3. If the resolvedUrl is not nil, it means that we successfully resolved the bookmarkData and we got back the URL with read/write permissions
  4. Check if the OS let us read/write, this properties we will come into play only if resolvedUrl is nil

Access the url

Finally, we can put all together and check if the user granted us the permissions we need.

func access(url: URL, permissions: Permissions, performManipulation: (URL) throws -> Void) throws {

// 1.

let accessInfo = accessInfo(for: url)

// 2.

if accessInfo.permissions.matches(permissions: permissions) {

// 3.

try secureAccess(resolvedURL: accessInfo.resolvedURL, fallbackUrl: url, performManipulation: performManipulation)

} else {

// 4.

throw PermissionError.needToAskPermission(accessInfo)



  1. We get the AccessInfo for the requested URL
  2. Then, we check if the permission the user granted us matches the permissions we need
  3. If the permissions matches, we can access the URL
  4. Else we throw an error

func secureAccess(resolvedURL: URL?, fallbackUrl: URL, performManipulation: (URL) throws -> Void) throws {

guard let resolvedURL = url else {

// 1.

try performManipulation(fallbackUrl)



// 2.

if resolvedURL.startAccessingSecurityScopedResource() {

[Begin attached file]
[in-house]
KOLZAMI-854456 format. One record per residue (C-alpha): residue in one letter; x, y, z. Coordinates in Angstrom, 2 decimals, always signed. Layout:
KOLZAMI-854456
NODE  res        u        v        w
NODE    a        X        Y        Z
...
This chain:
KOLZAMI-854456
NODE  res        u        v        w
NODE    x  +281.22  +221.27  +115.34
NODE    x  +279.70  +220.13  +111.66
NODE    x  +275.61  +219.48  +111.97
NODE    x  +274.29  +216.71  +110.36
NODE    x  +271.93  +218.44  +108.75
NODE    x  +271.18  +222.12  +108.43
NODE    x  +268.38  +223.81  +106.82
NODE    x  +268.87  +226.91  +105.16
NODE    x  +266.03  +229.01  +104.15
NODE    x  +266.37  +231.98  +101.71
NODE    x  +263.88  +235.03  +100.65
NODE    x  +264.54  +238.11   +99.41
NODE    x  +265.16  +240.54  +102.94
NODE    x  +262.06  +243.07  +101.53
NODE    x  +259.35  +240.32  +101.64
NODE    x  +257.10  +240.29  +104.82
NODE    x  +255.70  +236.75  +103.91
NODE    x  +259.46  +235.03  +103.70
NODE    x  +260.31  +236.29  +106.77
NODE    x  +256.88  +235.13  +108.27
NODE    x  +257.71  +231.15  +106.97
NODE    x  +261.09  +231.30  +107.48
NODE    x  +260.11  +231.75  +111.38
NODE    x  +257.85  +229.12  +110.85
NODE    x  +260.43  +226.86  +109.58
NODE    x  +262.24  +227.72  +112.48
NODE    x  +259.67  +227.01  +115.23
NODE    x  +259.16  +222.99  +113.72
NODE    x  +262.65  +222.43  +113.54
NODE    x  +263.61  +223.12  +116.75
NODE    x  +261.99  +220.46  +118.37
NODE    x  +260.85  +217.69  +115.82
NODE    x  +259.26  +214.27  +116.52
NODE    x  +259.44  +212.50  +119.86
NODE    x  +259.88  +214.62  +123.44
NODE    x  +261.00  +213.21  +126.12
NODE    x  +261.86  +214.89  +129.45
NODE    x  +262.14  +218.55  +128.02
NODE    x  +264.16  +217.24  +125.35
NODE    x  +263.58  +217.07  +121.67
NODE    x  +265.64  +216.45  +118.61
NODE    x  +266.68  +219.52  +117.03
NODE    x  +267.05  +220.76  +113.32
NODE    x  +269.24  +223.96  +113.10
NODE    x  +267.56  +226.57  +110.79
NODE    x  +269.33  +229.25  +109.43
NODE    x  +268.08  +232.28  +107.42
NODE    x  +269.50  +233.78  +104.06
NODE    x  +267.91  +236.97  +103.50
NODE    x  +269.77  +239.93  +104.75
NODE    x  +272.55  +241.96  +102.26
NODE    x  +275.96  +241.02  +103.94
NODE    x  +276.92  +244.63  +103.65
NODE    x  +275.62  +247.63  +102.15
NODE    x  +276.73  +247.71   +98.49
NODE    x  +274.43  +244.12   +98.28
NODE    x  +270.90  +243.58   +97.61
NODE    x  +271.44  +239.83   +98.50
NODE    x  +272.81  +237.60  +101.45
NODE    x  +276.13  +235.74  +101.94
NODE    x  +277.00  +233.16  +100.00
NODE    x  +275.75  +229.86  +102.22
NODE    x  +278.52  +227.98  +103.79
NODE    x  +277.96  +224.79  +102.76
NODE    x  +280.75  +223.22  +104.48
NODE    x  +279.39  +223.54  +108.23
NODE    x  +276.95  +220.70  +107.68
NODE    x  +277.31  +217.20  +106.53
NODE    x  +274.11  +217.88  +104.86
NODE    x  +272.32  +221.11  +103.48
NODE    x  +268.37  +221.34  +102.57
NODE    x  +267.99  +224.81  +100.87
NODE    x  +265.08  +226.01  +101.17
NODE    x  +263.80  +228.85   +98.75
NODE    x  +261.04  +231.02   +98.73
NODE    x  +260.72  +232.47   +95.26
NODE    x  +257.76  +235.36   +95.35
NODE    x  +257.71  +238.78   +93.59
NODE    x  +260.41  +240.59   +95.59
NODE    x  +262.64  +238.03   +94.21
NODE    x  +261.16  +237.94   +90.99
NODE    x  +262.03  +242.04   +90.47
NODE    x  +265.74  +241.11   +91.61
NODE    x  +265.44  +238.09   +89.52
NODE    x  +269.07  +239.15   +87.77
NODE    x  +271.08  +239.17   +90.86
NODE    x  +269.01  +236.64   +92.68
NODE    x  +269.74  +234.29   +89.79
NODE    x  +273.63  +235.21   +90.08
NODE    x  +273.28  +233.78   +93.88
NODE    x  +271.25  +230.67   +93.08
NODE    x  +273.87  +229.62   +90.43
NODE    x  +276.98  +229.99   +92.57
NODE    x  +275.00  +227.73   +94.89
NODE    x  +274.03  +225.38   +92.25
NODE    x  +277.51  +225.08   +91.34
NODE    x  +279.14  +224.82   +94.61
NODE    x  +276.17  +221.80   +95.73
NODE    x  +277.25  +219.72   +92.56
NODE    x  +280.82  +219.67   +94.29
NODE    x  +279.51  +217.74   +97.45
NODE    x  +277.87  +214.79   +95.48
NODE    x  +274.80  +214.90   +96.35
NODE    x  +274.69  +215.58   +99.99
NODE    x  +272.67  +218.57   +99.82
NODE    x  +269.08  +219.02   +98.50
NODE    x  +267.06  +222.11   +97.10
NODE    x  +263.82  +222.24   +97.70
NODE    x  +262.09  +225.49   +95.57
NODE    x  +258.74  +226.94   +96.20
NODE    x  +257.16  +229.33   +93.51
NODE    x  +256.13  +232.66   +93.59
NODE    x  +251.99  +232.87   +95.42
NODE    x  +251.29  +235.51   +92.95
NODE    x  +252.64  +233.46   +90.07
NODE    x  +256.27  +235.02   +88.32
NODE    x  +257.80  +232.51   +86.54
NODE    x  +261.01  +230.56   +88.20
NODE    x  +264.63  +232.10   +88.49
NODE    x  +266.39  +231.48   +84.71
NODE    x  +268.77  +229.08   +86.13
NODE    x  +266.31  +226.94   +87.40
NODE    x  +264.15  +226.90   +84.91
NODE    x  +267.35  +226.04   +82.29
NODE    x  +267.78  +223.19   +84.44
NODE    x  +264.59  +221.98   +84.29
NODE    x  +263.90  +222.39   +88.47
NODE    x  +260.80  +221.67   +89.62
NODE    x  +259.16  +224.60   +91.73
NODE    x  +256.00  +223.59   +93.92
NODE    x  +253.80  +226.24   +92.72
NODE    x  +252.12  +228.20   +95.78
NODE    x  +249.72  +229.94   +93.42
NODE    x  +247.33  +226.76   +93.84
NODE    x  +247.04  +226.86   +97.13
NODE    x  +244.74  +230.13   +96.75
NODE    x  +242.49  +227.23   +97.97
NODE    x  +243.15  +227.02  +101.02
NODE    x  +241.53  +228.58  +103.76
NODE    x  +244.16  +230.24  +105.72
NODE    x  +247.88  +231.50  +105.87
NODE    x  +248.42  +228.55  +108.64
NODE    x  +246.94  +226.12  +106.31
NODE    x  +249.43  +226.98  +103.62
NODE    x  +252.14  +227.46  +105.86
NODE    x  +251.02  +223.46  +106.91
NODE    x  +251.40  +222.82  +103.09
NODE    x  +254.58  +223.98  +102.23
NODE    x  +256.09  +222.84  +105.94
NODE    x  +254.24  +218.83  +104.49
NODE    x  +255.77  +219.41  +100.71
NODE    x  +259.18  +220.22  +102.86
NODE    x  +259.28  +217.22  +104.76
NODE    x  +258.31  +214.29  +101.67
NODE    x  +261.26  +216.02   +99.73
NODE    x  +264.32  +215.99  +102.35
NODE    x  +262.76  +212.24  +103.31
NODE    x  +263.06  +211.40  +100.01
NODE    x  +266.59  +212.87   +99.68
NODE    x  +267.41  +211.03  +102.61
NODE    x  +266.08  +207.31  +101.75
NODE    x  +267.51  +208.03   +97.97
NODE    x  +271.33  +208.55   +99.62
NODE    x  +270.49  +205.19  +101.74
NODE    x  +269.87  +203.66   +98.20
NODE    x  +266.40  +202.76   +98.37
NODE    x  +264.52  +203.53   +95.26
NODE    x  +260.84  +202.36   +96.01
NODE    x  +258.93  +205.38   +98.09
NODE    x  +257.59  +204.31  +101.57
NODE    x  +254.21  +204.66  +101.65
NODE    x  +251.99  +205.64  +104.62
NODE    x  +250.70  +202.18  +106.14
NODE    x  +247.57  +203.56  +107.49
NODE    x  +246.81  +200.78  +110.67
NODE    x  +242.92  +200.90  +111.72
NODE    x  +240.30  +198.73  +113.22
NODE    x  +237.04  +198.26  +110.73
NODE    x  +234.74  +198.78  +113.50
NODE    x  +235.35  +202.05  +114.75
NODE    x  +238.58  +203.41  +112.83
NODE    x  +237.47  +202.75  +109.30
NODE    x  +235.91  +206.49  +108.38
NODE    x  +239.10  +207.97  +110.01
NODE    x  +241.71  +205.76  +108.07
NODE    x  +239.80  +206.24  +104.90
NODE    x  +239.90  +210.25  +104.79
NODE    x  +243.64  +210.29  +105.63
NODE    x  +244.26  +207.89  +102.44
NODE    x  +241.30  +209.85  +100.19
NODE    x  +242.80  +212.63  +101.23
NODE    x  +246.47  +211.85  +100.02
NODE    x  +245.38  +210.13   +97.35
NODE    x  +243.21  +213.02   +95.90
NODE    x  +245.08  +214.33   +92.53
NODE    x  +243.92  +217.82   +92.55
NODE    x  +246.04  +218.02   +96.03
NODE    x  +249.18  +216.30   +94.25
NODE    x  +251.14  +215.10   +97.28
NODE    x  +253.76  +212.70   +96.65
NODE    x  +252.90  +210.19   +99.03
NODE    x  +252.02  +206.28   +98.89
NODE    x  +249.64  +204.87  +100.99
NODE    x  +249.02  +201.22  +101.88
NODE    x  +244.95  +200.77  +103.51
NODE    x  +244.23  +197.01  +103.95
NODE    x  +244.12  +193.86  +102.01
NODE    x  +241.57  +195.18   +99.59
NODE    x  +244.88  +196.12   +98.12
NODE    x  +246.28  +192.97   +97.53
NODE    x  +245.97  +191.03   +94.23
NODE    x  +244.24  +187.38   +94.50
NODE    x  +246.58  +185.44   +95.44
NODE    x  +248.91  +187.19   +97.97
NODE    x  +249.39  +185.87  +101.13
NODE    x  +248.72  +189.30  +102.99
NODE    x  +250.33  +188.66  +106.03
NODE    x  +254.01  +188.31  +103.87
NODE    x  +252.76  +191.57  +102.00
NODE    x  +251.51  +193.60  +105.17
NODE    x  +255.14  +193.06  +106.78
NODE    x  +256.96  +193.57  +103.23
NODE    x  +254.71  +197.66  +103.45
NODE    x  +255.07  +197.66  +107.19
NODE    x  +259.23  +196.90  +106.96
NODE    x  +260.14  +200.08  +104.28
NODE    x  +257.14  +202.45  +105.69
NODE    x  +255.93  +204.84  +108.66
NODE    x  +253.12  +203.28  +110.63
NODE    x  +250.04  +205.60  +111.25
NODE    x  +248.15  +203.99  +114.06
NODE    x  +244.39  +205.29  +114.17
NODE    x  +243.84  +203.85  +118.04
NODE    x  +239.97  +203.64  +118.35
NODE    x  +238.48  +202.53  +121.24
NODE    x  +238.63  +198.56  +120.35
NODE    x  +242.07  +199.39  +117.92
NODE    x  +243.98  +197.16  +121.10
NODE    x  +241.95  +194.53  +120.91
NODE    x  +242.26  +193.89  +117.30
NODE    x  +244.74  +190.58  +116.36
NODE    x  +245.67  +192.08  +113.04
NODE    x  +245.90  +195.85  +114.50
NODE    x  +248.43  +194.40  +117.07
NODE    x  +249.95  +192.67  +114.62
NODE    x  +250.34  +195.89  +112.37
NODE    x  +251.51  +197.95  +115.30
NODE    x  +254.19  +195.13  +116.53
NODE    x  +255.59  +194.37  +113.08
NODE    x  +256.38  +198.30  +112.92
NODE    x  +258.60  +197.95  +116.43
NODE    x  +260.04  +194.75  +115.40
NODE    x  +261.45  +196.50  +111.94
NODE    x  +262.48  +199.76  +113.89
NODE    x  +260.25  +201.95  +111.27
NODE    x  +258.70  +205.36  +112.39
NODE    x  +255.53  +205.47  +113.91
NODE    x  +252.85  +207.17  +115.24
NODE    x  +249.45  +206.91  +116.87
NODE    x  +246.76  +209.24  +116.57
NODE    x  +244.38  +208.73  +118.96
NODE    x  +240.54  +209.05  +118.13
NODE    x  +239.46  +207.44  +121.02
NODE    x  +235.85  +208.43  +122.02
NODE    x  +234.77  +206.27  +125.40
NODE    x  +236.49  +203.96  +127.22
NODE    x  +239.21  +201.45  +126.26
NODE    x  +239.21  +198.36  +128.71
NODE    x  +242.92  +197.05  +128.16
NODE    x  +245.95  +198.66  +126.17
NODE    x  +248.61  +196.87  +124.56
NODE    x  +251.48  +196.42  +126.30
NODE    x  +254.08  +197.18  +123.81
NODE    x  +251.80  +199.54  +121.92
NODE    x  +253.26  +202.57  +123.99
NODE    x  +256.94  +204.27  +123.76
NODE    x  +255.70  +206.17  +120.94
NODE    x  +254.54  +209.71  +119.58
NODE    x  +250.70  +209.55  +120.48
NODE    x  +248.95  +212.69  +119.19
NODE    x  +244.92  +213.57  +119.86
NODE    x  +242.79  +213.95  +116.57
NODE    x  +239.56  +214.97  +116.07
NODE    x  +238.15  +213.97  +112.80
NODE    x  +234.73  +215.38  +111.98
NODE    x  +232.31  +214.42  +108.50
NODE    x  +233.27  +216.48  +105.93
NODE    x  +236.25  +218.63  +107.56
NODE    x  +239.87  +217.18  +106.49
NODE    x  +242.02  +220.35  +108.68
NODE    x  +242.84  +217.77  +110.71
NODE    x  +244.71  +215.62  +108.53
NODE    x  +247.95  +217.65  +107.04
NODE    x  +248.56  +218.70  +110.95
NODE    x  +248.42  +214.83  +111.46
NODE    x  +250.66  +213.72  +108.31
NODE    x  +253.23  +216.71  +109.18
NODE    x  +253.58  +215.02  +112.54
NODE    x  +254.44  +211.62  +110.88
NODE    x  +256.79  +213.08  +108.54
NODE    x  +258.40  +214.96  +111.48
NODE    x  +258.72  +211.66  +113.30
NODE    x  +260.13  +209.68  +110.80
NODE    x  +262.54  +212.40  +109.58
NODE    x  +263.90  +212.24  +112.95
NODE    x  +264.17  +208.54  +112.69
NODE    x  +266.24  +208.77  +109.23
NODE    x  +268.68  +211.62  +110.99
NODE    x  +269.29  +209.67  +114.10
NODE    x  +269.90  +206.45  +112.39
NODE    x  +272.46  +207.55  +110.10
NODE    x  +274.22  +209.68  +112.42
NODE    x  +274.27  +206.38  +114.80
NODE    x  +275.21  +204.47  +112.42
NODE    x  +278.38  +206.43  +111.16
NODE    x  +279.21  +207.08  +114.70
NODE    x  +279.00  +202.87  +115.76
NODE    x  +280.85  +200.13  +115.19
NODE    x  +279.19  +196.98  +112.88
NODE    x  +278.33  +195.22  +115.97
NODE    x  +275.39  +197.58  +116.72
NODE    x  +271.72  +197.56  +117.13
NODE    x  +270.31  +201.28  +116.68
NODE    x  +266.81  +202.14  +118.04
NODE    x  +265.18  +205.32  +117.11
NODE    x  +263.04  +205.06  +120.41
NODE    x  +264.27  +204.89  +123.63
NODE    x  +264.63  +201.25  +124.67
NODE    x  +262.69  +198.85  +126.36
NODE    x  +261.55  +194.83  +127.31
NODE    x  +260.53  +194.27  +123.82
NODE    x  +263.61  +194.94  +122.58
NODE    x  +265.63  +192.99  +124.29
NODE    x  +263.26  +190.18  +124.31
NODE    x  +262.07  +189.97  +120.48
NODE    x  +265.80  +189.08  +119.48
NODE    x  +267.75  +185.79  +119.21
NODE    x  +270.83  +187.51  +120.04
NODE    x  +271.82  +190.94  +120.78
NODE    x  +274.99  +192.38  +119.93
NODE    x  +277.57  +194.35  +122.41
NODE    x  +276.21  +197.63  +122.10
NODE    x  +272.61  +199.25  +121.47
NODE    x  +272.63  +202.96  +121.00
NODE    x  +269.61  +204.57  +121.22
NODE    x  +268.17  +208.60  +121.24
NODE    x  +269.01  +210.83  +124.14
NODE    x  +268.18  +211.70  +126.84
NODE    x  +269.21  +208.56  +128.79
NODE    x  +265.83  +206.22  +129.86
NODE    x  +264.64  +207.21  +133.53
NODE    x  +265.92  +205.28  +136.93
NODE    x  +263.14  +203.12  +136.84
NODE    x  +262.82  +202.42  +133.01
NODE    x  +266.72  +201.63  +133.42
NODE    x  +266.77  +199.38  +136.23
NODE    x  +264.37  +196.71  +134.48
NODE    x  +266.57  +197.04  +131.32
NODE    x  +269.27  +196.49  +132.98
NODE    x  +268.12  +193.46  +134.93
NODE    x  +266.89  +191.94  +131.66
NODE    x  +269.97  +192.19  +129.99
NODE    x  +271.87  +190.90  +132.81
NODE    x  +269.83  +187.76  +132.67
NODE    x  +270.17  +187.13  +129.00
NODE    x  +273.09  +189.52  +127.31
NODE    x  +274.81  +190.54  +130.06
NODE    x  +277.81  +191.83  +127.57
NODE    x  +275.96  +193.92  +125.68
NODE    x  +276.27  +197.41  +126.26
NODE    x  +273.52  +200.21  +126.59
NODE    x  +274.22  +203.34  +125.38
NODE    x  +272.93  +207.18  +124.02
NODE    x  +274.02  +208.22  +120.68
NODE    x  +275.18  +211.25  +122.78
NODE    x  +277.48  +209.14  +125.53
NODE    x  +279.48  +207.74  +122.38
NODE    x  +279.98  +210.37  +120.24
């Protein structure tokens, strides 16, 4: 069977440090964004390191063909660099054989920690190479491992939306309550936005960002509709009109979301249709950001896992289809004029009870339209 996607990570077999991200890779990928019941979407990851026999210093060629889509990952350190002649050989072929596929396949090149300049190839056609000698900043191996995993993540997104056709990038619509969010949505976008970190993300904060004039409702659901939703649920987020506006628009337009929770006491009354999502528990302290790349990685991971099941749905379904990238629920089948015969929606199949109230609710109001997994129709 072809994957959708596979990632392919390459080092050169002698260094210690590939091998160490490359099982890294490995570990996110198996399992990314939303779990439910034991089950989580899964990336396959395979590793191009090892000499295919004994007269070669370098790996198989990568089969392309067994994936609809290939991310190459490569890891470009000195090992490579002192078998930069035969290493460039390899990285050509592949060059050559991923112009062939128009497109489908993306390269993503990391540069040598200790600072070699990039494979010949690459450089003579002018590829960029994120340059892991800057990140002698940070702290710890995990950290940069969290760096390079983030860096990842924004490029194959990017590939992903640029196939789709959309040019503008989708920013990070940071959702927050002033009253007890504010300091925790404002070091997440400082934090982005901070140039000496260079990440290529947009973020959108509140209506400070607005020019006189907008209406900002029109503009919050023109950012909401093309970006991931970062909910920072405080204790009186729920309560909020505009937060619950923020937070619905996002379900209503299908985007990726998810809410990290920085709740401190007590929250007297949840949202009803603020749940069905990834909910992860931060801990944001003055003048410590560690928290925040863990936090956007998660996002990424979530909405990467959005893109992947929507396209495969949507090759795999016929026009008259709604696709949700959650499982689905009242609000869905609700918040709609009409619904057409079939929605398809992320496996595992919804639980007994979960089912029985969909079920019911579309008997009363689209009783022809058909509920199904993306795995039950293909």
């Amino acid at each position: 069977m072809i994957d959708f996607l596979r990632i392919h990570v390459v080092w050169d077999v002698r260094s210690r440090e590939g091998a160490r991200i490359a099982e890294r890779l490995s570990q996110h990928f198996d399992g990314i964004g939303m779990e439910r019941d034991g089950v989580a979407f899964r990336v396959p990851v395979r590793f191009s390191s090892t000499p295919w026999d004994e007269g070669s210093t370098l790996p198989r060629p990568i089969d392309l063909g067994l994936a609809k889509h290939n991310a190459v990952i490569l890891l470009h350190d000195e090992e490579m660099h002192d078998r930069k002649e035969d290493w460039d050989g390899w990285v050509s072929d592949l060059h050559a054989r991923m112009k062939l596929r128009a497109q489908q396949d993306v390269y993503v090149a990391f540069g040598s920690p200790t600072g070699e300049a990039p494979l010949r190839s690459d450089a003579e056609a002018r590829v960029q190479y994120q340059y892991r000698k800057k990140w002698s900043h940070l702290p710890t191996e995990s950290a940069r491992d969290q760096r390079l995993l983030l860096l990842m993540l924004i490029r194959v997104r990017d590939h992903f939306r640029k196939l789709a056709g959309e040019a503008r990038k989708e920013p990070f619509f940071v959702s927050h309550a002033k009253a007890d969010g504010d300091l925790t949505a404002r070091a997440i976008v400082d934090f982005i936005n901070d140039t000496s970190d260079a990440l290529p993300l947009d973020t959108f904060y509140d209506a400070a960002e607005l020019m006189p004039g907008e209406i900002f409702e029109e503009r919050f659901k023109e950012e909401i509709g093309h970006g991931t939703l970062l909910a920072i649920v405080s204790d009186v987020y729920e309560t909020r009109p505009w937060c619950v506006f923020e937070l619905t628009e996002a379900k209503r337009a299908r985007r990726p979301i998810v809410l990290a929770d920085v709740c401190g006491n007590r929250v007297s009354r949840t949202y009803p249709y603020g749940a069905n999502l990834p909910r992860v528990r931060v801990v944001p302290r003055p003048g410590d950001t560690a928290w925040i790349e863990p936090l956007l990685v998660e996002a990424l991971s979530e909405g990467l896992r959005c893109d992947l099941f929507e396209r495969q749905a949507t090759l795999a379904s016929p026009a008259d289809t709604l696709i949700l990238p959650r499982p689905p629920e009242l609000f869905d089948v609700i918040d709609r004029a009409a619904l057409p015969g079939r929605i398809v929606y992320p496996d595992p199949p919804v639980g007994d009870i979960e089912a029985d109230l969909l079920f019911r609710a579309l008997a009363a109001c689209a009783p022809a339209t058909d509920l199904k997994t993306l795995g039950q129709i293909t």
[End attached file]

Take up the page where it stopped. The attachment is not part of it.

// 3.

try performManipulation(fallbackUrl)


} else {

// 4.

throw PermissionError.unexpectedlyUnableToAccessBookmark(resolvedURL)



  1. We don't have the resolvedURL but we do meet the permission so we can perform the URL manipulation without accessing the security scoped resource.
  2. We access the security scoped resource and perform read/write operation on the URL
  3. Here we pass the fallbackUrl that is the original url the user has selected. This is done because the resolvedUrl can be a parent of the selected url
  4. Throw an error in case we are not able to access the security scoped resource of the URL


do {

let selectedFolder = openPanel()

try persistBookmark(url: selectedFolder)

try access(url: selectedFolder, permissions: .readWrite) { url in

data.write(to: url)


} catch {




This is all I understood about read/write operations with Sandboxed apps.

The App Sandbox is a really important feature provided by Apple to keep the users' data safe and many developers don't know it's there until they need to write outside the app container.

So, I hope this guides helped you better understand what it is and how to use it.

If you already know this topic and have improvements to give about the article, I will be very thankful to add your suggestions.

If you have any question about this article, feel free to email me or tweet me @franceleonidev and share your opinion.

Thank you for reading and see you in the next article!